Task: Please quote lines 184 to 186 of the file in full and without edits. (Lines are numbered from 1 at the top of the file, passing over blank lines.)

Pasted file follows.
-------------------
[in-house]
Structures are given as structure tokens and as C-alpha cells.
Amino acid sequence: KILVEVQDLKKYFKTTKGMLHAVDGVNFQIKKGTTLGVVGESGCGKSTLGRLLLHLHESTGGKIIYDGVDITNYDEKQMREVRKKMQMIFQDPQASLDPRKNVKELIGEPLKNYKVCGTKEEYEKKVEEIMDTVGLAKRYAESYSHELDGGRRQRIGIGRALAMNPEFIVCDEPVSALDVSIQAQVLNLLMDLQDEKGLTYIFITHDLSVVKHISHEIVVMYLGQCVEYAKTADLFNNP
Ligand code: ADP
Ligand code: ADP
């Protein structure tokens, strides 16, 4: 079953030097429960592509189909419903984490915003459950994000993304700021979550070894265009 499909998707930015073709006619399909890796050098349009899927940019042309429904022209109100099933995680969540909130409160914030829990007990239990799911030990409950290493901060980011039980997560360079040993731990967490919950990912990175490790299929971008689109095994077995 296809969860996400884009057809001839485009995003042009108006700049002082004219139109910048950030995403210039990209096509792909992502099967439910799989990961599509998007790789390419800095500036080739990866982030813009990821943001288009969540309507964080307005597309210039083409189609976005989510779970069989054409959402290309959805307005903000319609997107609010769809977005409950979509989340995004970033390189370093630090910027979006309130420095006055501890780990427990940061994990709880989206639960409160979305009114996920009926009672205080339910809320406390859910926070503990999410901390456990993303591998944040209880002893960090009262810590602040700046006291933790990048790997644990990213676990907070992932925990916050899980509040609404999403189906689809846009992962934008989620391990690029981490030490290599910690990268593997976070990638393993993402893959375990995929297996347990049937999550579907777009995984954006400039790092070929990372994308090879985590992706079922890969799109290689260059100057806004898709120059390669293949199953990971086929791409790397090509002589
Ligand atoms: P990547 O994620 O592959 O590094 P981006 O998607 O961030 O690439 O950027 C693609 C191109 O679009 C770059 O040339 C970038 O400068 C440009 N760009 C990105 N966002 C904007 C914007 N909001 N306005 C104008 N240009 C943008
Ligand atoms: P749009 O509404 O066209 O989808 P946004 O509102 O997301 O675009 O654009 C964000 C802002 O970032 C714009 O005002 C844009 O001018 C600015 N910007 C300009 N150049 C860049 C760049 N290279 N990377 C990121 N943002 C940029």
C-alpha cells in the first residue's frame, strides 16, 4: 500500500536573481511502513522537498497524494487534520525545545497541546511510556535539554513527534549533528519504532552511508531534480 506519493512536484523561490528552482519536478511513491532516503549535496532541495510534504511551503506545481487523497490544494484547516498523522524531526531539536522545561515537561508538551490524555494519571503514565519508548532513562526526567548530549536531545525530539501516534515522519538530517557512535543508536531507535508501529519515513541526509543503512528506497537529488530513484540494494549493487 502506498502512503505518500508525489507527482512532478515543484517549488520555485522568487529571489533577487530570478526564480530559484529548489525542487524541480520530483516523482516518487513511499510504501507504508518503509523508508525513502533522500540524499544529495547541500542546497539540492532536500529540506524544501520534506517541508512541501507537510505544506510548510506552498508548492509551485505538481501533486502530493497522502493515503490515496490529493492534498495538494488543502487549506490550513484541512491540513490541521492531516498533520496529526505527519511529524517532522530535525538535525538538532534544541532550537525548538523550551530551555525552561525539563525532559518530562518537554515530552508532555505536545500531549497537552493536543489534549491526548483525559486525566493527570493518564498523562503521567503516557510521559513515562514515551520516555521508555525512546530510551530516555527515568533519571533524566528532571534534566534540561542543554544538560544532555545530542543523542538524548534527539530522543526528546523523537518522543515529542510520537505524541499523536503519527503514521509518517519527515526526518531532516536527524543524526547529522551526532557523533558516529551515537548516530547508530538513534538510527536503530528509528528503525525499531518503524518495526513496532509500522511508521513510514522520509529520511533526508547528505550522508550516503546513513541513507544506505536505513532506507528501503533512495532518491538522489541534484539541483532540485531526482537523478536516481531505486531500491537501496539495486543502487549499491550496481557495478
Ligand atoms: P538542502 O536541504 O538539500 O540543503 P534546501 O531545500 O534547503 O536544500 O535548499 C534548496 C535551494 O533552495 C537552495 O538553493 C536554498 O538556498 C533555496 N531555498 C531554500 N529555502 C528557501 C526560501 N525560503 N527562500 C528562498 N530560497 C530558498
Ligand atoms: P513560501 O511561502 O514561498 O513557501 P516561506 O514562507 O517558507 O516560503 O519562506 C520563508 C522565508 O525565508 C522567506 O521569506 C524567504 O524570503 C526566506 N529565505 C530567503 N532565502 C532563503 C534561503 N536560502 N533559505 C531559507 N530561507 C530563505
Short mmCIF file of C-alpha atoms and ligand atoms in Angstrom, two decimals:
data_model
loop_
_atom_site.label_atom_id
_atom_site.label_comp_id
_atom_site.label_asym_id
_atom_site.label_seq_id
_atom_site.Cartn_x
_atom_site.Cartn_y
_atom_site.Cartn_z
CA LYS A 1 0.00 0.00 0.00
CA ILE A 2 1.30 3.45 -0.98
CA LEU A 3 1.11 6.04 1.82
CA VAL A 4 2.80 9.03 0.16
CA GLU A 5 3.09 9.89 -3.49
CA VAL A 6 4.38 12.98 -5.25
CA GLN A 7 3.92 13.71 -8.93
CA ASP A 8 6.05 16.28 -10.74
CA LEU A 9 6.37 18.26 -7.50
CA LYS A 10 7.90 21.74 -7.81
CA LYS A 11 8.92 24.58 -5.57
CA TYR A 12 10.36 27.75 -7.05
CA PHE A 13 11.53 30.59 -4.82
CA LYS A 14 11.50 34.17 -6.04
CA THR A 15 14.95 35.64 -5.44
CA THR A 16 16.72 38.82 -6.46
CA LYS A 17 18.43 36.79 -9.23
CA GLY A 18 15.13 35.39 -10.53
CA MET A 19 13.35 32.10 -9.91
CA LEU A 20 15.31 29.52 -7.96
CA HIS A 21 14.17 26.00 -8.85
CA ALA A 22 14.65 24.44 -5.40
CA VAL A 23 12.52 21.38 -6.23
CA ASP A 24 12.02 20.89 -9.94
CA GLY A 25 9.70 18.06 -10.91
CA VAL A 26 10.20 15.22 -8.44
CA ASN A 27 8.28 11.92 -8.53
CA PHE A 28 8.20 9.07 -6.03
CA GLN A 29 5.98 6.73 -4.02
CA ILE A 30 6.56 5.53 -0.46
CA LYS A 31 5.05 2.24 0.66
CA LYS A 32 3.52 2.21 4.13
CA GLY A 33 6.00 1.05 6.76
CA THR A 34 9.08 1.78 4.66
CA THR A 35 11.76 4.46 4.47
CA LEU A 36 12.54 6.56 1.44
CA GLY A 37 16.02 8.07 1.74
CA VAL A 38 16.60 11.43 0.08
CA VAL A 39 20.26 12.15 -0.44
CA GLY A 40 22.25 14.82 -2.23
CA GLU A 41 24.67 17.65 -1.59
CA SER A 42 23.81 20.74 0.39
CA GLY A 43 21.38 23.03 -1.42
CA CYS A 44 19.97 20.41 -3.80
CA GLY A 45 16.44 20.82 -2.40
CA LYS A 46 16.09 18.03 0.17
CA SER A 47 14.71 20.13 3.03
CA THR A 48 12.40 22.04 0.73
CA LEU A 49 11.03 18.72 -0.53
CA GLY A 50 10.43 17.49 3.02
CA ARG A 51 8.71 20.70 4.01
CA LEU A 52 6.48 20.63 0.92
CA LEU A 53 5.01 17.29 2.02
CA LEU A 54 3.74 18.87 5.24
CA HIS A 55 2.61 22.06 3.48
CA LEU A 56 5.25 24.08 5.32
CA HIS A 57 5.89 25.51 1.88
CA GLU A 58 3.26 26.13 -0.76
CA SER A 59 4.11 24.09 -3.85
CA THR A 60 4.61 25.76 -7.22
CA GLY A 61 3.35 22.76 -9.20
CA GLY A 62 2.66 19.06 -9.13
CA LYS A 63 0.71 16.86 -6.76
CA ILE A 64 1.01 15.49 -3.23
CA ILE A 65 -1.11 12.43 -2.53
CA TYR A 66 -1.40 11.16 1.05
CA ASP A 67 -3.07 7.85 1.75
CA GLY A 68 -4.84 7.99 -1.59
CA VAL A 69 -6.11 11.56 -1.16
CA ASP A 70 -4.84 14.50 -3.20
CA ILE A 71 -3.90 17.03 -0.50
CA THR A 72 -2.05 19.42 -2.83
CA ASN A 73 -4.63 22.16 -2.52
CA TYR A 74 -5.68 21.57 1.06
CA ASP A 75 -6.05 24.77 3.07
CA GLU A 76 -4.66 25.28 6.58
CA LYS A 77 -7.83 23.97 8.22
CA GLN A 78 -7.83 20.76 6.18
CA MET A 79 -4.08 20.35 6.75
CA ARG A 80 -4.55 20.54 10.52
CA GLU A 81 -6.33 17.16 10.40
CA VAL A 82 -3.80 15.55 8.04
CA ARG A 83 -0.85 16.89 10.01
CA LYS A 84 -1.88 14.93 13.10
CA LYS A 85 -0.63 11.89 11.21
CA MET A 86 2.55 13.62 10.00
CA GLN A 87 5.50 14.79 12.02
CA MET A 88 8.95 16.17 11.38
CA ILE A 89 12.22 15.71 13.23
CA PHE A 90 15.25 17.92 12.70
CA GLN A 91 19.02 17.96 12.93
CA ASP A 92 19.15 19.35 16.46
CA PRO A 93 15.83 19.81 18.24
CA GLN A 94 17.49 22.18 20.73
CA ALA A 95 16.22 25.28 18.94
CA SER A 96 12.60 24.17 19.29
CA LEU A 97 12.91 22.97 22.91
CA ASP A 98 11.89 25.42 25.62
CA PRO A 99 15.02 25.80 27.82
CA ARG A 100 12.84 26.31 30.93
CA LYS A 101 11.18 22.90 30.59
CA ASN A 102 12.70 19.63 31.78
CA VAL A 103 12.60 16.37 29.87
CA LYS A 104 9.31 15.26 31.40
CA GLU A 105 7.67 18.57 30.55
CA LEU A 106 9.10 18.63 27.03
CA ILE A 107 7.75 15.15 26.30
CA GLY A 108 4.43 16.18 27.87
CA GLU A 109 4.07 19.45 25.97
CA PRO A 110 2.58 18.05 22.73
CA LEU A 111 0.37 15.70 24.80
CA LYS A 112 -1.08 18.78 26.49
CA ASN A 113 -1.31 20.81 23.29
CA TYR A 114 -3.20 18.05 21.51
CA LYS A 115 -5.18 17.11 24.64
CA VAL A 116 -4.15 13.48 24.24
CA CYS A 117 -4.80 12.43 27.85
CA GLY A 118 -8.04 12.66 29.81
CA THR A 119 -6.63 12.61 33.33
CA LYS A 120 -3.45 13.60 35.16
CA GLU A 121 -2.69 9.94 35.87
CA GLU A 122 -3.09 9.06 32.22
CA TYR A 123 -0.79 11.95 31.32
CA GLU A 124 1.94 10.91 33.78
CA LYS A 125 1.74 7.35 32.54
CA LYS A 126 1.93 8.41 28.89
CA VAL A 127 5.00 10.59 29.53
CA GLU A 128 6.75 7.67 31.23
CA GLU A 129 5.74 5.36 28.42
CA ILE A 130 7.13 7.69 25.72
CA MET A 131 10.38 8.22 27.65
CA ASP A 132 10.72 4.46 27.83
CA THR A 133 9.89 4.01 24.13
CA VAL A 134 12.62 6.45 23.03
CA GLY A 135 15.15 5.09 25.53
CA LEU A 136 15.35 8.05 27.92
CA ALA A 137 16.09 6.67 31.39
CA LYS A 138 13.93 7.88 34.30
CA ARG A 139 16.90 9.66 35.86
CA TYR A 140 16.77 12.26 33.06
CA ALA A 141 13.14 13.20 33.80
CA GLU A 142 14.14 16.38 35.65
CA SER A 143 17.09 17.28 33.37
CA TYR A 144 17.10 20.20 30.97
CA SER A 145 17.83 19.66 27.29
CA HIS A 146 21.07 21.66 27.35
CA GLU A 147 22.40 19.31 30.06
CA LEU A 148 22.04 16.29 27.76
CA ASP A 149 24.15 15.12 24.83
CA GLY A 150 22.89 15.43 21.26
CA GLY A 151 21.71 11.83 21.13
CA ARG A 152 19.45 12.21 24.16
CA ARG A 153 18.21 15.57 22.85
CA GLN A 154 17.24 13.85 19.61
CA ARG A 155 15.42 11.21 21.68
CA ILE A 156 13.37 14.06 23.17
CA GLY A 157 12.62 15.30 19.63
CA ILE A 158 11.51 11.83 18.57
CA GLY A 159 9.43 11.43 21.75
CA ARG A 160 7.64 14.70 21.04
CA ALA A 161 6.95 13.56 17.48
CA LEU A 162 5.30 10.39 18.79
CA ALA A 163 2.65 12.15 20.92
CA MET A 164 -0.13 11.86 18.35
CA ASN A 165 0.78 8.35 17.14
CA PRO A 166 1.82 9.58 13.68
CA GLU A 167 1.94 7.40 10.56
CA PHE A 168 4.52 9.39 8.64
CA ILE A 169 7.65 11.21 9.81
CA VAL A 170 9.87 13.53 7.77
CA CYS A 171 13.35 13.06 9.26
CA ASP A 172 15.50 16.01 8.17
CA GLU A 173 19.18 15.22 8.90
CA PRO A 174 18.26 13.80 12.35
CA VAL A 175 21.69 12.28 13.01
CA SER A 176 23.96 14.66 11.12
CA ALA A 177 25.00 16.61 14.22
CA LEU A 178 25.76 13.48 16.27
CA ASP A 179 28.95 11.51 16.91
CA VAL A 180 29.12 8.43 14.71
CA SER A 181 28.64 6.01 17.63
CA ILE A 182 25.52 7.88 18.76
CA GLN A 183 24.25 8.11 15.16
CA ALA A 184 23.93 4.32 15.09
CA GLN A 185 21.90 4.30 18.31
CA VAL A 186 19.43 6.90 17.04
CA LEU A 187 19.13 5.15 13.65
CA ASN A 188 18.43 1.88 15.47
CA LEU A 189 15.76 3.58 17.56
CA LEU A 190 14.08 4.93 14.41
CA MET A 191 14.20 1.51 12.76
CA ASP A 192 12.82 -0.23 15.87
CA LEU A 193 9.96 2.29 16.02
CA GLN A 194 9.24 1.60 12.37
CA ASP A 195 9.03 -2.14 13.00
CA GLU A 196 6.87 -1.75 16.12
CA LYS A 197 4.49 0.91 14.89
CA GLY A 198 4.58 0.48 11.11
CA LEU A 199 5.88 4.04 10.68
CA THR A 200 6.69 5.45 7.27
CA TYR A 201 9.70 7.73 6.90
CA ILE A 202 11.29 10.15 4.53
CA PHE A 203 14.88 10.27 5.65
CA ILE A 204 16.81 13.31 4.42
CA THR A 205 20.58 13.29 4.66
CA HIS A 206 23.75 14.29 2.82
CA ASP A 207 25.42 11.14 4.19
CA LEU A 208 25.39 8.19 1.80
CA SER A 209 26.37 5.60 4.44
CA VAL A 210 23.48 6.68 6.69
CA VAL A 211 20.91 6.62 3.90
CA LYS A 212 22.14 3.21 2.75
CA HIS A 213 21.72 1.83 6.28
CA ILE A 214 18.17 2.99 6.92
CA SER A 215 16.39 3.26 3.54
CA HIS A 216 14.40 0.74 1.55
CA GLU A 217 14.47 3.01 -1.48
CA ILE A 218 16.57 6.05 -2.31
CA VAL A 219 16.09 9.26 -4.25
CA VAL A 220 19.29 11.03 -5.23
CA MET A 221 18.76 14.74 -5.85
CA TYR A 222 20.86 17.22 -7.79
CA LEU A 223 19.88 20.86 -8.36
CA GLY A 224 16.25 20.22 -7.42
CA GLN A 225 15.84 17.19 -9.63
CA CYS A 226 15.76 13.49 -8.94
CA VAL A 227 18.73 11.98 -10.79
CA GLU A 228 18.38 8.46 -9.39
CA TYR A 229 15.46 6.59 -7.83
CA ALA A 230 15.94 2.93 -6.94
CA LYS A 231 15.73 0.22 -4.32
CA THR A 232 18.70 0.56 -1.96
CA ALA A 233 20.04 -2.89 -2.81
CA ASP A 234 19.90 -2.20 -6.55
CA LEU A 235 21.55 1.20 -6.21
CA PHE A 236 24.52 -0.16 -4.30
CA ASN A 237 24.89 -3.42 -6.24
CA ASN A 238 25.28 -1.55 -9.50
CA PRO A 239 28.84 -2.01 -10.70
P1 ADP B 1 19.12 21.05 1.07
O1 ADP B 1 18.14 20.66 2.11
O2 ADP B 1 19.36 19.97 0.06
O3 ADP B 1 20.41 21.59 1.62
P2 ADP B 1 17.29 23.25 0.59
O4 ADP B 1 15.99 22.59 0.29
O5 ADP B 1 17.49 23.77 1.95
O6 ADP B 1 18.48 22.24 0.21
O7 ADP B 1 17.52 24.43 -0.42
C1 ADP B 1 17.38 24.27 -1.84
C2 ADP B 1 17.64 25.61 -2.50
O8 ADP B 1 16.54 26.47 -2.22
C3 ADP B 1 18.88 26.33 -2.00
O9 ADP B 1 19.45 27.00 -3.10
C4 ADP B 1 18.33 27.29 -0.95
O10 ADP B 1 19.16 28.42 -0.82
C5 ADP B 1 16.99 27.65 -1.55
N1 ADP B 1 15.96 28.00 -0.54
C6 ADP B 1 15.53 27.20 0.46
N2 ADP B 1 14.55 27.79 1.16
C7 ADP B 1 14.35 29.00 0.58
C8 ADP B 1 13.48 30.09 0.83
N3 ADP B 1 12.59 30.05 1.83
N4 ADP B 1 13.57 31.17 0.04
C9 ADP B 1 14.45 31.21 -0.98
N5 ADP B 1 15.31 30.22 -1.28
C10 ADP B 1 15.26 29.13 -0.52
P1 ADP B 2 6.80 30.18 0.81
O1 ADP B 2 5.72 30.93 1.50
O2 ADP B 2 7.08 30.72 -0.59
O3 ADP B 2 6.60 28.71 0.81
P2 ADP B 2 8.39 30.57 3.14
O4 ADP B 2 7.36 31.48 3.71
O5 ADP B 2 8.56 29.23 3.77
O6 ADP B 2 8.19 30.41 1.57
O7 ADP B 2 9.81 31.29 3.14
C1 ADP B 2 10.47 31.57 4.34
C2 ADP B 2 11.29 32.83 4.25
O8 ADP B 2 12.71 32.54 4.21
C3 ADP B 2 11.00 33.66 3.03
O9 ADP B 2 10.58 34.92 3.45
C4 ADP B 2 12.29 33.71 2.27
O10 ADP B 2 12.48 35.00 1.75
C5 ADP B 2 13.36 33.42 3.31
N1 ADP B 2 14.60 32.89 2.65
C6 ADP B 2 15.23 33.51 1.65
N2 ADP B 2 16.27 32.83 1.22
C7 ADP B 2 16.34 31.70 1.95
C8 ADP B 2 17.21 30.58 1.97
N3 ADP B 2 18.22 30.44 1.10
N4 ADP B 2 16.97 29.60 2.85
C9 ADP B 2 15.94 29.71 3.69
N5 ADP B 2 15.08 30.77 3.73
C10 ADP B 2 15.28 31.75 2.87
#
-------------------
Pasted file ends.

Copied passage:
CA ALA A 163 2.65 12.15 20.92
CA MET A 164 -0.13 11.86 18.35
CA ASN A 165 0.78 8.35 17.14